February 21, 2019: “Anthony”

A former one-night-stand of celebrity chef Anthony Henderson threatens to release compromising photos of him, and Robyn is tasked with maintaining his public image as a loving husband and father by any means necessary.

Don’t be fooled by the episode’s TV-14 rating. Nudity, drug use, profanity, and constant discussions of sex are all integral to the episode. The opening scene depicts Robyn performing CPR on a naked male prostitute passed out on a hotel floor (who we later learn is only 15) while her adult client, also naked, suffers a drug-induced breakdown. Full rear nudity is shown, and we see Robyn do a line of cocaine to calm herself down.

The content issues continue throughout the episode. Drugs and alcohol are constantly shown, and sexual references abound. Eve, Robyn’s coworker, tells the story of how she slept with Henderson, and she makes graphic references to how he constantly cheats on his wife. Crude jokes, including some about same-gender sexual encounters and sexual assault, are also made. Robyn smokes a few cigarettes and is shown doing cocaine multiple times. Foul language is constant; the f-word is used around 25 times, while the s-word is used 10, and God’s name is taken in vain 15 (twice paired with d–n). When Ruth asks if she and Robyn should pray as they mourn the death of a family member, Robyn mocks her, and they burst into laughter at the idea.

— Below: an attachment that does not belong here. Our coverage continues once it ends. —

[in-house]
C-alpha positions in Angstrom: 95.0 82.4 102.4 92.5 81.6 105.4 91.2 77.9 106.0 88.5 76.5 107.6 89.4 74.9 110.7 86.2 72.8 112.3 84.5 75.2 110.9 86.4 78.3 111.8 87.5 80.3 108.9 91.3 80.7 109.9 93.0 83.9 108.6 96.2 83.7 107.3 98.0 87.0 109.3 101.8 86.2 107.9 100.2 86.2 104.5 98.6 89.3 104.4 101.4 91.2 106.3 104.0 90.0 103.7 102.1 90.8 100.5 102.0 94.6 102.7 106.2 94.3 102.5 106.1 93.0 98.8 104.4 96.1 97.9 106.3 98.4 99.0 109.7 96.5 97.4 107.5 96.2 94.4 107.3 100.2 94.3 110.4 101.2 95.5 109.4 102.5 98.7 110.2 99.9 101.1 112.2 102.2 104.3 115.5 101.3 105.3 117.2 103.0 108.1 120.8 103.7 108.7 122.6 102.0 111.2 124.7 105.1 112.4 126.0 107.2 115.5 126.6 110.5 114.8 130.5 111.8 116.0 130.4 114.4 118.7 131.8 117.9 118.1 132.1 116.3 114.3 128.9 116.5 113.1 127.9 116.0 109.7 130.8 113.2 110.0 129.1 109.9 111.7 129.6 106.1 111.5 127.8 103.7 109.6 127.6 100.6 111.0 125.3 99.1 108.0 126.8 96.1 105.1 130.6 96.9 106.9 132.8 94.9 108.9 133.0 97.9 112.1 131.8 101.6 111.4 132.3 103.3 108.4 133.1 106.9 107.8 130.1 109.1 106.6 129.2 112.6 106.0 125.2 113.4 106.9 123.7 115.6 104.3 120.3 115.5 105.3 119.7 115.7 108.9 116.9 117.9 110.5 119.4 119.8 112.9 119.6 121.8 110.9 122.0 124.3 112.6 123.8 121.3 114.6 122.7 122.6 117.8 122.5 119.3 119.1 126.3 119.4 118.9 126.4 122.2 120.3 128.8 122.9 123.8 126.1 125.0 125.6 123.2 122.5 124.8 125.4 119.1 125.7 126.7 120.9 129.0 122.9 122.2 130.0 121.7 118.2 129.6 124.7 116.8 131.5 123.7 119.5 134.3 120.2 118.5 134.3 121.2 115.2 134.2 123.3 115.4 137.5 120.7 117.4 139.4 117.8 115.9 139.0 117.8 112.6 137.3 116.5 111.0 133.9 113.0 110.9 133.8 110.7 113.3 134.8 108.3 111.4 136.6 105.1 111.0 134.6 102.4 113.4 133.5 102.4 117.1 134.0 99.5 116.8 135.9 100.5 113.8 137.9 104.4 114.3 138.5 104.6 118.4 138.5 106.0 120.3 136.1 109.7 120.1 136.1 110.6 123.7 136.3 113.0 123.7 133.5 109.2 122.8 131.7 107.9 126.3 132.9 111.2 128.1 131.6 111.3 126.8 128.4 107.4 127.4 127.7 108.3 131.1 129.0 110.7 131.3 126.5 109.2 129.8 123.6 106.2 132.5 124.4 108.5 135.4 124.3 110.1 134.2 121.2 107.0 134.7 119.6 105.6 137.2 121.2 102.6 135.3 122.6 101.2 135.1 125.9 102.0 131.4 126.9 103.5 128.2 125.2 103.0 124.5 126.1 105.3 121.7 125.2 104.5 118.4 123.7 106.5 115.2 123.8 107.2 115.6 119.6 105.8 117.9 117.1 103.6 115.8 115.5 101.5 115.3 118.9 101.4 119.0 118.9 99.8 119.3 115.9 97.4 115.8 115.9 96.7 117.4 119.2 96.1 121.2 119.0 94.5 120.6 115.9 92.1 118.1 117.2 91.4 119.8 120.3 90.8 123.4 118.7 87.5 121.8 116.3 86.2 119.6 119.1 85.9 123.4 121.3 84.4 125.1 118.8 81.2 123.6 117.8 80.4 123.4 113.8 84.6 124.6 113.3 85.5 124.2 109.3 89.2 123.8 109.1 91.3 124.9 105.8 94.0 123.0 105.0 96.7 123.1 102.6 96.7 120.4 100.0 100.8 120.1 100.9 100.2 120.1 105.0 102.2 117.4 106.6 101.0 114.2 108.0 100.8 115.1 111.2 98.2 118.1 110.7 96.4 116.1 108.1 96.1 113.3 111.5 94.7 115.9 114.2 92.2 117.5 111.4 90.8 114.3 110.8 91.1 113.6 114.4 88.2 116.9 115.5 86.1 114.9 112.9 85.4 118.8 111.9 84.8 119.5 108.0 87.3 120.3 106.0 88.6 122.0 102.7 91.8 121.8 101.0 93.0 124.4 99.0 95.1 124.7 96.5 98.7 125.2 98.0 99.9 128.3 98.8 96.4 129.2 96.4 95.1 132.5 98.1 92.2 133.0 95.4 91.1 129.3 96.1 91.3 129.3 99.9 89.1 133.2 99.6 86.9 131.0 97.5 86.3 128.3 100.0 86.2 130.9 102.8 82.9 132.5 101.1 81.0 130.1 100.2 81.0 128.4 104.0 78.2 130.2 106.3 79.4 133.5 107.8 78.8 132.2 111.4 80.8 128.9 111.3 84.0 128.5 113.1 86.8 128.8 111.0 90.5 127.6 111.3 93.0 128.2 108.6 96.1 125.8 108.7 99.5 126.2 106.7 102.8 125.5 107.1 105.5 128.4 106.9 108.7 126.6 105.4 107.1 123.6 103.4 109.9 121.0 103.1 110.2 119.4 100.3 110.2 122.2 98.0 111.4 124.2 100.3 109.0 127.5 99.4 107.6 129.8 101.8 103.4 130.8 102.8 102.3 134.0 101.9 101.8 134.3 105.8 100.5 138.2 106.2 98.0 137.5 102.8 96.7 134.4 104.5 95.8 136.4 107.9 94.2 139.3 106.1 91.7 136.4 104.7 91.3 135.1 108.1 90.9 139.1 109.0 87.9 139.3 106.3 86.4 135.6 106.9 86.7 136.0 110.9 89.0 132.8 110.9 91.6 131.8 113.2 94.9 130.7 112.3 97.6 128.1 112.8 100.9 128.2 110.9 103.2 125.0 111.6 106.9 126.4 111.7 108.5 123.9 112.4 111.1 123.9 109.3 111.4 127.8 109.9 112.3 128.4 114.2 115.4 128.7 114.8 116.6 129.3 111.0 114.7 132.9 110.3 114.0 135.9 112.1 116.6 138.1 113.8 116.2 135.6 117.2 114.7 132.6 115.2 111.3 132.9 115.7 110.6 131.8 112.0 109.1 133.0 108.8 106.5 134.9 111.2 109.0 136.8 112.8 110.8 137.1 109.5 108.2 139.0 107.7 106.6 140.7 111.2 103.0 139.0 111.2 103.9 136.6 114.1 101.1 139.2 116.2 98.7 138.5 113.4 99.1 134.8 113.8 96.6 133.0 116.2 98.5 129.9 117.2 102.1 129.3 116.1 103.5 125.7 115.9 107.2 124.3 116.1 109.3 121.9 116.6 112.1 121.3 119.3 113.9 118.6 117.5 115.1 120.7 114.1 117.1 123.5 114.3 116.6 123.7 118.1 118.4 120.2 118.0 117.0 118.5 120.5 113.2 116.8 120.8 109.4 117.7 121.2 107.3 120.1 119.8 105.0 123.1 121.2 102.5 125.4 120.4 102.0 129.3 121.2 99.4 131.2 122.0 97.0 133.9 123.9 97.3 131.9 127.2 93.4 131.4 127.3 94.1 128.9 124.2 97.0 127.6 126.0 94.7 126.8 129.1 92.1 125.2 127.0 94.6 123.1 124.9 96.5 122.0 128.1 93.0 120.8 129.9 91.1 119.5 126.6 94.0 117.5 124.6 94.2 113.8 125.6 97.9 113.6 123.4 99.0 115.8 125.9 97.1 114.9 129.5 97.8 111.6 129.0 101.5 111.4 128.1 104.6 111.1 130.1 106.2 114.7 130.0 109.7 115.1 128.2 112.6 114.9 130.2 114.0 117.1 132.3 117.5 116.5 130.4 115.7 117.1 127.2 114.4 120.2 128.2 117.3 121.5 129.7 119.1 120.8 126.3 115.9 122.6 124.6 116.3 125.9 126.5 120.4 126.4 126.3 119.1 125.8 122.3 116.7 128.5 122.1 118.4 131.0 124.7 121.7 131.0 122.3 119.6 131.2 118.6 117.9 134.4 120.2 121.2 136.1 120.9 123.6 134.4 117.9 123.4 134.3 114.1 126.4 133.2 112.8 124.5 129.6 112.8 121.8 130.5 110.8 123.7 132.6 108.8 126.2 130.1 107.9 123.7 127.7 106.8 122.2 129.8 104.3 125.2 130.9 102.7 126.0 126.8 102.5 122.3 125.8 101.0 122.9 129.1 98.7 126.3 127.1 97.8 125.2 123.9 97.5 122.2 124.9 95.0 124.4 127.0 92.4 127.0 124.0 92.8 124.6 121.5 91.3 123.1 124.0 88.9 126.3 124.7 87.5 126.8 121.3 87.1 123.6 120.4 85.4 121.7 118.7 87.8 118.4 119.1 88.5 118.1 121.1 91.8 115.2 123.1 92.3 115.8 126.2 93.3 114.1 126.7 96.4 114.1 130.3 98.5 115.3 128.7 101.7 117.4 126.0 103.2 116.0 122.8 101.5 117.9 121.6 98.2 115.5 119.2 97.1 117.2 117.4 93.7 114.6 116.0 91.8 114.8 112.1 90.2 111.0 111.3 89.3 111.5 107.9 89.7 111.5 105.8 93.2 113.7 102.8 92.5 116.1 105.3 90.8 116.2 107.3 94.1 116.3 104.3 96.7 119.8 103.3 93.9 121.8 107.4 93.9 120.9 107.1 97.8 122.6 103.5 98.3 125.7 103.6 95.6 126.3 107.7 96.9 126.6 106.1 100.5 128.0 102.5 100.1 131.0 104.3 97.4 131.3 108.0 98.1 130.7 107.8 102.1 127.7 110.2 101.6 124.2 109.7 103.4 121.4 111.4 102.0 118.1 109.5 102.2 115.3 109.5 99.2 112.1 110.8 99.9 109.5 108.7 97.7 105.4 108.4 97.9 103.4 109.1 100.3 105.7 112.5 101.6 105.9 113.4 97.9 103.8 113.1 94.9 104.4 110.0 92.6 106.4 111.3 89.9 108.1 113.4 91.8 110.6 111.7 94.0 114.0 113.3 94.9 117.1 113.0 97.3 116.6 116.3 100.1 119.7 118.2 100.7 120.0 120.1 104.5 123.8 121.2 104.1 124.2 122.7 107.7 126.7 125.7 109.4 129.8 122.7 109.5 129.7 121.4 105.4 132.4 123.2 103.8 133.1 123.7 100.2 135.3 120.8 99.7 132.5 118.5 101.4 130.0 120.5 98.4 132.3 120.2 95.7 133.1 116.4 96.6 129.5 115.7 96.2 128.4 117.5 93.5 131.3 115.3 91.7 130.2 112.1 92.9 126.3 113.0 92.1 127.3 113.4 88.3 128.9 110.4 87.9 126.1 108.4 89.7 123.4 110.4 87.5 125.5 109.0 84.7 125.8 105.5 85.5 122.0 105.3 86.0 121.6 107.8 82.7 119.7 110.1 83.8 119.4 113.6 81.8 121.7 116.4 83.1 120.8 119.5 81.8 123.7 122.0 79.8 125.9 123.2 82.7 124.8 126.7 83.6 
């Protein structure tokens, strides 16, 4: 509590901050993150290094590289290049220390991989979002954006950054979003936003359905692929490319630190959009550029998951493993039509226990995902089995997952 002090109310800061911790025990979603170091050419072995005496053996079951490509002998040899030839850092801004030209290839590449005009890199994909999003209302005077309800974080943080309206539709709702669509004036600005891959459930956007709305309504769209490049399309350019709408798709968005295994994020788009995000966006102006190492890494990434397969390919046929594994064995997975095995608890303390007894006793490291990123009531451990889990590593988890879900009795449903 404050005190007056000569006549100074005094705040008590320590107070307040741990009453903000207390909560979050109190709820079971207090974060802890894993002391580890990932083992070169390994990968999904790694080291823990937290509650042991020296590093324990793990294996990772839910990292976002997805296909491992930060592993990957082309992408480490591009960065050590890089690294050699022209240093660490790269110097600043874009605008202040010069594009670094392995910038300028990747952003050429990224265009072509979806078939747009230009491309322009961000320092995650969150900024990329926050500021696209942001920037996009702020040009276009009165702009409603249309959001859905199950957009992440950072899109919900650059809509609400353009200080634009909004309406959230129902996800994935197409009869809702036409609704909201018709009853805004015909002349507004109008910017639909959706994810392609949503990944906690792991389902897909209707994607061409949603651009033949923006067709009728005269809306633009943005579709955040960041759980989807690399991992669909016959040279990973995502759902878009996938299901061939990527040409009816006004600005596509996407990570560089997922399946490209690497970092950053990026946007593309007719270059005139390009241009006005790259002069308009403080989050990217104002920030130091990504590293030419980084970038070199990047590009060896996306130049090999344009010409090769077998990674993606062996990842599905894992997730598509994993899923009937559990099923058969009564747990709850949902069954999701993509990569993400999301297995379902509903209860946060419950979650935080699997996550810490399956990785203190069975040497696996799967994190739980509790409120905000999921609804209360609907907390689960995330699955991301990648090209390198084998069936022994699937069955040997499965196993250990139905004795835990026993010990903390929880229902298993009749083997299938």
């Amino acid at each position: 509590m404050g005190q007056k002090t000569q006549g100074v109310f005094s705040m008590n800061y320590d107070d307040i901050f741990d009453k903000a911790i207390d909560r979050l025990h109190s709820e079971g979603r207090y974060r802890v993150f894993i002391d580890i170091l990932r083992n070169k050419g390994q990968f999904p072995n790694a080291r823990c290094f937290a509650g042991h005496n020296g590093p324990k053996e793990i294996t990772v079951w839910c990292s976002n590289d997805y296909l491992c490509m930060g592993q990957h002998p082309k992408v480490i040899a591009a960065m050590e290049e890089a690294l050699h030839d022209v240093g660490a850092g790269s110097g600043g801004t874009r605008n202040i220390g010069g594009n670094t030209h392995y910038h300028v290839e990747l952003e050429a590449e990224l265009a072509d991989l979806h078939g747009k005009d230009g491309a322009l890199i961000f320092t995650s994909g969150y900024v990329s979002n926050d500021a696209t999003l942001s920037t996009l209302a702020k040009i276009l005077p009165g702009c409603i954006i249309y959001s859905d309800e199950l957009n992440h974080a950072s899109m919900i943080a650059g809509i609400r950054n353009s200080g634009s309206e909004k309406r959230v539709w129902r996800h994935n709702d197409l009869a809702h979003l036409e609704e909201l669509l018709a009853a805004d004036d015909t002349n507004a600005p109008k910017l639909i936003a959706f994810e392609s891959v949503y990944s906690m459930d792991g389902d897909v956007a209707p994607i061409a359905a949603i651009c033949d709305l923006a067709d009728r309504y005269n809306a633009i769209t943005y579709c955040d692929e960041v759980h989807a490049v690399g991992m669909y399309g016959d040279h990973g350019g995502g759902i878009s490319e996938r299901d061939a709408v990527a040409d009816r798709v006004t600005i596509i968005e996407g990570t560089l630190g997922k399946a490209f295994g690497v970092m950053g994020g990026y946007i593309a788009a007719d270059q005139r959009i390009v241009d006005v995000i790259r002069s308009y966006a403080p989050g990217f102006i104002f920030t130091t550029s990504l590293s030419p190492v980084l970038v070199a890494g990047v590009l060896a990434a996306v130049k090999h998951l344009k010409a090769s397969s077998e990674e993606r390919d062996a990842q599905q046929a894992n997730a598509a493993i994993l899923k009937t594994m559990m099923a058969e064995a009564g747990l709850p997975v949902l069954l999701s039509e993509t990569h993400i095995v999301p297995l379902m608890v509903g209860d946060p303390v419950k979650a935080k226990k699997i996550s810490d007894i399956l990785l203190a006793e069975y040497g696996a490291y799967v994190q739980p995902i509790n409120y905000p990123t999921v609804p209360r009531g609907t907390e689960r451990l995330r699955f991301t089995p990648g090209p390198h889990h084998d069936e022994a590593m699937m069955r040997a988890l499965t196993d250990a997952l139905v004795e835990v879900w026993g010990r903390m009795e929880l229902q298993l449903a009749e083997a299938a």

Spoiler Warning: Robyn sleeps with Henderson, despite claiming she was going to rebuff his advances. No nudity is shown, but explicit motions and noises are seen and heard. Robyn discusses how her mother committed suicide by jumping off the Brooklyn Bridge. We also learn that Robyn has a serious boyfriend that she cheated on with Henderson, and she’s secretly taking a contraceptive pill, even though her boyfriend thinks they’re trying to have a baby.

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Lauren Cook Bio Pic
Lauren Cook

Lauren Cook is serving as a 2021 summer intern for the Parenting and Youth department at Focus on the Family. She is studying film and screenwriting at the University of North Carolina School of the Arts. You can get her talking for hours about anything from Star Wars to her family to how Inception was the best movie of the 2010s. But more than anything, she’s passionate about showing how every form of art in some way reflects the Gospel. Coffee is a close second.